Results of this study suggest that initial anticoagulation for symptomatic ICAT leads to a low rate of recurrent ischemic events and that carotid revascularization, if indicated, can be safely performed in a delayed manner.
Josser E. Delgado Almandoz, Bharathi D. Jagadeesan, Daniel Refai, Christopher J. Moran, DeWitte T. Cross III, Michael R. Chicoine, Keith M. Rich, Michael N. Diringer, Ralph G. Dacey Jr., Colin P. Derdeyn, and Gregory J. Zipfel
The yield of CT angiography (CTA) and MR angiography (MRA) in patients with subarachnoid hemorrhage (SAH) who have a negative initial catheter angiogram is currently not well understood. This study aims to determine the yield of CTA and MRA in a prospective cohort of patients with SAH and a negative initial catheter angiogram.
From January 1, 2005, until September 1, 2010, the authors instituted a prospective protocol in which patients with SAH—as documented by noncontrast CT or CSF xanthochromia and a negative initial catheter angiogram— were evaluated using CTA and MRA to assess for causative cerebral aneurysms. Two neuroradiologists independently evaluated the noncontrast CT scans to determine the SAH pattern (perimesencephalic or not) and the CT and MR angiograms to assess for causative cerebral aneurysms.
Seventy-seven patients were included, with a mean age of 52.8 years (median 54 years, range 19–88 years). Fifty patients were female (64.9%) and 27 male (35.1%). Forty-three patients had nonperimesencephalic SAH (55.8%), 29 patients had perimesencephalic SAH (37.7%), and 5 patients had CSF xanthochromia (6.5%). Computed tomography angiography demonstrated a causative cerebral aneurysm in 4 patients (5.2% yield), all of whom had nonperimesencephalic SAH (9.3% yield). Mean aneurysm size was 2.6 mm (range 2.1–3.3 mm). Magnetic resonance angiography demonstrated only 1 of these aneurysms. No causative cerebral aneurysms were found in patients with perimesencephalic SAH or CSF xanthochromia.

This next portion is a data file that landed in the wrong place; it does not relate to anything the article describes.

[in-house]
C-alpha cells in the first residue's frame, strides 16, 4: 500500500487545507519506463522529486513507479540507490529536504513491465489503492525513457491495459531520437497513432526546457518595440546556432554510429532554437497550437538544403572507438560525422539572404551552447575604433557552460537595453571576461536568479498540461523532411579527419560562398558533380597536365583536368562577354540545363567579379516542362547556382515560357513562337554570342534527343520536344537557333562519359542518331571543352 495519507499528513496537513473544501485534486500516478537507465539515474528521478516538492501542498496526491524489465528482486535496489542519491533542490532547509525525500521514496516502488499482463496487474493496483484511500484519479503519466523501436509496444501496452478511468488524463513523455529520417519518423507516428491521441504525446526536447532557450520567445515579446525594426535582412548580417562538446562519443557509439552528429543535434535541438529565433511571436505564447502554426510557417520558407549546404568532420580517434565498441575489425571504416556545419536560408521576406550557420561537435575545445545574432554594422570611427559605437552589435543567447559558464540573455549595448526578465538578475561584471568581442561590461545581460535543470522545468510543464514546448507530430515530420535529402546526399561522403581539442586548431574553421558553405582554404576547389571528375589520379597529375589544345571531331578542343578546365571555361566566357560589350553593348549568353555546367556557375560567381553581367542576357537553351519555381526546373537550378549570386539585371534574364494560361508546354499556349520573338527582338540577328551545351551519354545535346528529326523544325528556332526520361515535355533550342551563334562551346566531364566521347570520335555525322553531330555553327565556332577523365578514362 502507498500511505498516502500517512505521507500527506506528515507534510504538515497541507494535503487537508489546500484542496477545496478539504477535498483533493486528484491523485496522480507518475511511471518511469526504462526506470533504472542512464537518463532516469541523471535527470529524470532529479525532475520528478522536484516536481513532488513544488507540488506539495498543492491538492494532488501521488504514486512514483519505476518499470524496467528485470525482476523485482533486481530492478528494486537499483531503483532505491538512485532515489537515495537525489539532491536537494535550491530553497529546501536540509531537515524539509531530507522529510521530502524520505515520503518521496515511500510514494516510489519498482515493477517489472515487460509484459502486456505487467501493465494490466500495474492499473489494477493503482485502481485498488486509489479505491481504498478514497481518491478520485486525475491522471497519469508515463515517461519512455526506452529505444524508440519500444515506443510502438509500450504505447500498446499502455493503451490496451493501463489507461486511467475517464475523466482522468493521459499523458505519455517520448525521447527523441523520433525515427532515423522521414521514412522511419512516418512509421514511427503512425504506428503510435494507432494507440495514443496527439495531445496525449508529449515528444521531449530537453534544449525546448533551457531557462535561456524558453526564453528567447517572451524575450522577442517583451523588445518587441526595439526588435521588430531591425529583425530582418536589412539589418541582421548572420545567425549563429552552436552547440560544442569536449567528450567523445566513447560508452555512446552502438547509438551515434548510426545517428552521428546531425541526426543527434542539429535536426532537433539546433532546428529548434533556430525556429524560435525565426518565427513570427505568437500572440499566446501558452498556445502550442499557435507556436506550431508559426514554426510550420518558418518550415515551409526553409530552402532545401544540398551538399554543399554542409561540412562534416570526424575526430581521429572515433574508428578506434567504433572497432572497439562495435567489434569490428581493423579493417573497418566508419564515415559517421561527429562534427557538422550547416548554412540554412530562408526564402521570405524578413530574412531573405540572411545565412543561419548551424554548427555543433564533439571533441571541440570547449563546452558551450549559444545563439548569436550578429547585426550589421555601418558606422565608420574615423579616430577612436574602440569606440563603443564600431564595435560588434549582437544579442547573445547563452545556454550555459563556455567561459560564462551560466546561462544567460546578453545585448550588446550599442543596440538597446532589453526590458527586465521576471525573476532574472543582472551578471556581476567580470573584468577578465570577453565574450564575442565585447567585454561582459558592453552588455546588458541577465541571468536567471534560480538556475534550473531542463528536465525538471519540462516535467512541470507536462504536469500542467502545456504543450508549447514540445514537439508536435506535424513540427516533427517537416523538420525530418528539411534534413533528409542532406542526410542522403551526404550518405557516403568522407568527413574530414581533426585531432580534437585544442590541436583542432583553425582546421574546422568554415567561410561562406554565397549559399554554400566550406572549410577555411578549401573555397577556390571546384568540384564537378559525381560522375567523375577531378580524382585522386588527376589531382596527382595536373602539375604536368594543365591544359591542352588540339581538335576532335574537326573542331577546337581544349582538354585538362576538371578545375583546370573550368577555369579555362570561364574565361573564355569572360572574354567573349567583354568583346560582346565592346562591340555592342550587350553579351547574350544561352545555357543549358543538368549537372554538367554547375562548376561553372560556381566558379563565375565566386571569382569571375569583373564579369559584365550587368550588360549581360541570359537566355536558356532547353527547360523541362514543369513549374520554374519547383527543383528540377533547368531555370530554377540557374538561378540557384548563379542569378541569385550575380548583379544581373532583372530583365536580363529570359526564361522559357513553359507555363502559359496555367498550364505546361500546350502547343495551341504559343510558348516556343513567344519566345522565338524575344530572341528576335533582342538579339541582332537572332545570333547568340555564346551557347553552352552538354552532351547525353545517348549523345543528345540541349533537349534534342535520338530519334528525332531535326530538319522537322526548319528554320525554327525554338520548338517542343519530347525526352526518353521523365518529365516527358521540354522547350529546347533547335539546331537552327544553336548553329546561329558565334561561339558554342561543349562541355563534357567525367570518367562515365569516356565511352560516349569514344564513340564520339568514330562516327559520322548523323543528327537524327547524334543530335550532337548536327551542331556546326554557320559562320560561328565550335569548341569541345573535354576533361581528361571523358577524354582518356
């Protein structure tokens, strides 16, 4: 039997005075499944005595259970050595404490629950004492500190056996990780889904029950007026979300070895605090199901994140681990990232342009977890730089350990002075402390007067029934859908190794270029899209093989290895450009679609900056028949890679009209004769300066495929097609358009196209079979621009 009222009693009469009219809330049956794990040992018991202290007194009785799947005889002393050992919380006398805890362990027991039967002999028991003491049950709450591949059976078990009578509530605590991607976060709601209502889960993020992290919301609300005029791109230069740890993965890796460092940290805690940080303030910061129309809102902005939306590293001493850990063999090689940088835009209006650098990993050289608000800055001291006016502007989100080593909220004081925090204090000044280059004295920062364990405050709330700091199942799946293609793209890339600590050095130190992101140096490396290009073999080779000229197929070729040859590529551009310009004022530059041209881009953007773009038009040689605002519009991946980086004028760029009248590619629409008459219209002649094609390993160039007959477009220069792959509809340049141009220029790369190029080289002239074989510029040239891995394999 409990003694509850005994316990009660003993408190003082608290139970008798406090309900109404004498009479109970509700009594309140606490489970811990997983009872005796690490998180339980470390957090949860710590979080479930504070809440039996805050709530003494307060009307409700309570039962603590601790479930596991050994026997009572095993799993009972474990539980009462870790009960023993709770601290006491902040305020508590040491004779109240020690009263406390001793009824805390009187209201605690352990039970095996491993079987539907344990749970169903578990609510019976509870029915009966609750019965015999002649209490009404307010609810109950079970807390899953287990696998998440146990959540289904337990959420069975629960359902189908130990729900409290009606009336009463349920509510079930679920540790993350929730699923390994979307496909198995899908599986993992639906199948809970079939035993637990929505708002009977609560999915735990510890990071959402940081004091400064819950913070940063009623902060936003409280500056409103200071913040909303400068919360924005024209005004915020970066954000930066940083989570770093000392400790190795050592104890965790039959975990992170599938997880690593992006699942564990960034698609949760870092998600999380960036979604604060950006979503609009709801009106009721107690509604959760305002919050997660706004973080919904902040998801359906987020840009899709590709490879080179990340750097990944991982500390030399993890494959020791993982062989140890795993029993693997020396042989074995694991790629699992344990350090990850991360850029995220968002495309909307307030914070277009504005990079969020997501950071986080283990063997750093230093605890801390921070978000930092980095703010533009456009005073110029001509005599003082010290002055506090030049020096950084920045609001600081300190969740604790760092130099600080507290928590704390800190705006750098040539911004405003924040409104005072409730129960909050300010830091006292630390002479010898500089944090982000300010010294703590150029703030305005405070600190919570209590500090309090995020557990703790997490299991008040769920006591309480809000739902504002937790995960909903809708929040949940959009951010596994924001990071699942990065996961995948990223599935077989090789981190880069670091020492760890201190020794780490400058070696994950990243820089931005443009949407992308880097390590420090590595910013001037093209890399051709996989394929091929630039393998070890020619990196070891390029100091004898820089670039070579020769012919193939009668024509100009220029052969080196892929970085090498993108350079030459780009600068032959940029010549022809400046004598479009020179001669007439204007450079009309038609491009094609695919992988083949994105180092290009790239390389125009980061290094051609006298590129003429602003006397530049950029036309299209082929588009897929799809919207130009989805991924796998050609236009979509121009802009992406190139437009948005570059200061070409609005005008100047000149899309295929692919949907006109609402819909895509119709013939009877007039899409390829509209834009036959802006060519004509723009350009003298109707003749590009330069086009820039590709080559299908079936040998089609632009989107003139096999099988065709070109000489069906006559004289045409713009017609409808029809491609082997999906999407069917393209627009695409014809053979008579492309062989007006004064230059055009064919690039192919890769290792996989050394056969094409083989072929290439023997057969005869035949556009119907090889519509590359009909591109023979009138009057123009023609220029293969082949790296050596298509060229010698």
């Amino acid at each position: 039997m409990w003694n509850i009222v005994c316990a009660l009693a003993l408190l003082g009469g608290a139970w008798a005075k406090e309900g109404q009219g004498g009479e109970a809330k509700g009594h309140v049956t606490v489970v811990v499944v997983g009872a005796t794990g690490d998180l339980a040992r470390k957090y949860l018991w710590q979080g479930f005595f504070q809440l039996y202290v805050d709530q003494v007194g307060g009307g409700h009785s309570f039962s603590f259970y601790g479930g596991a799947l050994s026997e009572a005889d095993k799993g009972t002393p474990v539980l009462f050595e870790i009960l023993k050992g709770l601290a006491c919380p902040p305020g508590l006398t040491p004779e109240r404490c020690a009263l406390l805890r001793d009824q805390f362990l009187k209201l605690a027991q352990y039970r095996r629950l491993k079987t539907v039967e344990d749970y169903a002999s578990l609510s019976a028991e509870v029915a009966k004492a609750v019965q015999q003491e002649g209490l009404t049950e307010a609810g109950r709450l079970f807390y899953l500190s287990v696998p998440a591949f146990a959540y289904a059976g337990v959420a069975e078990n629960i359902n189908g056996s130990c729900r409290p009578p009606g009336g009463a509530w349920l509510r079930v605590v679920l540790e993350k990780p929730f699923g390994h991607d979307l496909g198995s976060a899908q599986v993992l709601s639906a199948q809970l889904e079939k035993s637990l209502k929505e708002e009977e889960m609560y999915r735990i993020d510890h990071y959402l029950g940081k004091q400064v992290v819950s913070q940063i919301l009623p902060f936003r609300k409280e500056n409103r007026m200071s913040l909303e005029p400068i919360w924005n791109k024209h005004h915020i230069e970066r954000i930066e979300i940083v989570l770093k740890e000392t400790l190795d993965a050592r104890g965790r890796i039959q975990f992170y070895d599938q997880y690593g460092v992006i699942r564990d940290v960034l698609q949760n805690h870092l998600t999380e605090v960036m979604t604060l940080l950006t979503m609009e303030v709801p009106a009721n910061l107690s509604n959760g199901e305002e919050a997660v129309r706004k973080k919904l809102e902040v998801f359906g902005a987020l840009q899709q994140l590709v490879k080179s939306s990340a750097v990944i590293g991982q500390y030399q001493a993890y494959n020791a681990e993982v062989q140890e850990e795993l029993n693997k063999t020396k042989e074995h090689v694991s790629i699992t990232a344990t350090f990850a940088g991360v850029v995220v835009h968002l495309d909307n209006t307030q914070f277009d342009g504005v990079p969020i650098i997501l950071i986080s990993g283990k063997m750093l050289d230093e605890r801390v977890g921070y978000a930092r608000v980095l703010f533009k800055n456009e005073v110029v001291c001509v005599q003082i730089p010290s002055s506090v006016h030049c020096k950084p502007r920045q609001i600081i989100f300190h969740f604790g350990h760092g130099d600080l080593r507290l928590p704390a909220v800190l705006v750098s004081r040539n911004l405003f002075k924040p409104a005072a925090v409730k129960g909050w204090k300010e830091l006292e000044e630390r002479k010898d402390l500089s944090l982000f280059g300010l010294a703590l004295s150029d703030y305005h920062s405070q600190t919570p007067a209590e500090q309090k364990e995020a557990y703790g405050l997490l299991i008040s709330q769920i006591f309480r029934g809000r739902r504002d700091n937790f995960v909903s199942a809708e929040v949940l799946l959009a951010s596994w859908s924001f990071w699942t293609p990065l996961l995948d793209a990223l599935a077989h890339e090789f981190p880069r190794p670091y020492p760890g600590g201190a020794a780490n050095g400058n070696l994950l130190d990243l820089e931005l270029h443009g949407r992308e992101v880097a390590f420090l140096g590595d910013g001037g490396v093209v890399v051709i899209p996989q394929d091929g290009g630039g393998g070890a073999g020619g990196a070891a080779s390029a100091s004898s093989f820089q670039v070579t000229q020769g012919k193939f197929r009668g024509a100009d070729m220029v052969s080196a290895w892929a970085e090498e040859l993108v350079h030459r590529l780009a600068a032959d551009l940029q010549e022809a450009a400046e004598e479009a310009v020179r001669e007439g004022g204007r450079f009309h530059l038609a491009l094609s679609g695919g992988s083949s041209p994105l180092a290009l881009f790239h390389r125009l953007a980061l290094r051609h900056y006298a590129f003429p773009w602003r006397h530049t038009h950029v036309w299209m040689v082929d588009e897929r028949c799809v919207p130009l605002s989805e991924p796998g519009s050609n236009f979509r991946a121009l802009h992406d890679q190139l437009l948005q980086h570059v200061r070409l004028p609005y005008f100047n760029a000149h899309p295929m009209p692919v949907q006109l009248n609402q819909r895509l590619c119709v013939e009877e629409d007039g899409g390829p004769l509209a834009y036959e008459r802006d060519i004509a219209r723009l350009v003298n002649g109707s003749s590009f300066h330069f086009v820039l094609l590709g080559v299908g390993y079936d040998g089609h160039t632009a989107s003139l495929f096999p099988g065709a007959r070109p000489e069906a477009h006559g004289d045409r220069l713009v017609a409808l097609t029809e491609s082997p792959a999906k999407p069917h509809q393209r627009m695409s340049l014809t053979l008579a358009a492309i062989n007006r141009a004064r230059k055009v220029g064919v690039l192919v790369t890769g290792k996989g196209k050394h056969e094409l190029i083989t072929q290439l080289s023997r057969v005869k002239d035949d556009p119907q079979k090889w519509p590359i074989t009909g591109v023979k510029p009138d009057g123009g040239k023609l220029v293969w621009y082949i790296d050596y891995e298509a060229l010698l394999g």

Computed tomography angiography is a valuable adjunct in the evaluation of patients with nonperimesencephalic SAH who have a negative initial catheter angiogram, demonstrating a causative cerebral aneurysm in 9.3% of patients.
Terrence F. Holekamp, Matthew E. Mollman, Rory K. J. Murphy, Grant R. Kolar, Neha M. Kramer, Colin P. Derdeyn, Christopher J. Moran, Richard J. Perrin, Keith M. Rich, Giuseppe Lanzino, and Gregory J. Zipfel
Nonhemorrhagic neurological deficits are underrecognized symptoms of intracranial dural arteriovenous fistulas (dAVFs) having cortical venous drainage. These symptoms are the consequence of cortical venous hypertension and portend a clinical course with increased risk of neurological morbidity and mortality. One rarely documented and easily misinterpreted type of nonhemorrhagic neurological deficit is progressive dementia, which can result from venous hypertension in the cortex or in bilateral thalami. The latter, which is due to dAVF drainage into the deep venous system, is the less common of these 2 dementia syndromes. Herein, the authors report 4 cases of dAVF with venous drainage into the vein of Galen causing bithalamic edema and rapidly progressive dementia. Two patients were treated successfully with endovascular embolization, and the other 2 patients were treated successfully with endovascular embolization followed by surgery. The radiographic abnormalities and presenting symptoms rapidly resolved after dAVF obliteration in all 4 cases. Detailed descriptions of these 4 cases are presented along with a critical review of 15 previously reported cases. In our analysis of these 19 published cases, the following were emphasized: 1) the clinical and radiographic differences between dAVF-induced thalamic versus cortical dementia syndromes; 2) the differential diagnosis and necessary radiographic workup for patients presenting with a rapidly progressive thalamic dementia syndrome; 3) the frequency at which delays in diagnosis occurred and potentially dangerous and avoidable diagnostic procedures were used; and 4) the rapidity and completeness of symptom resolution following dAVF treatment.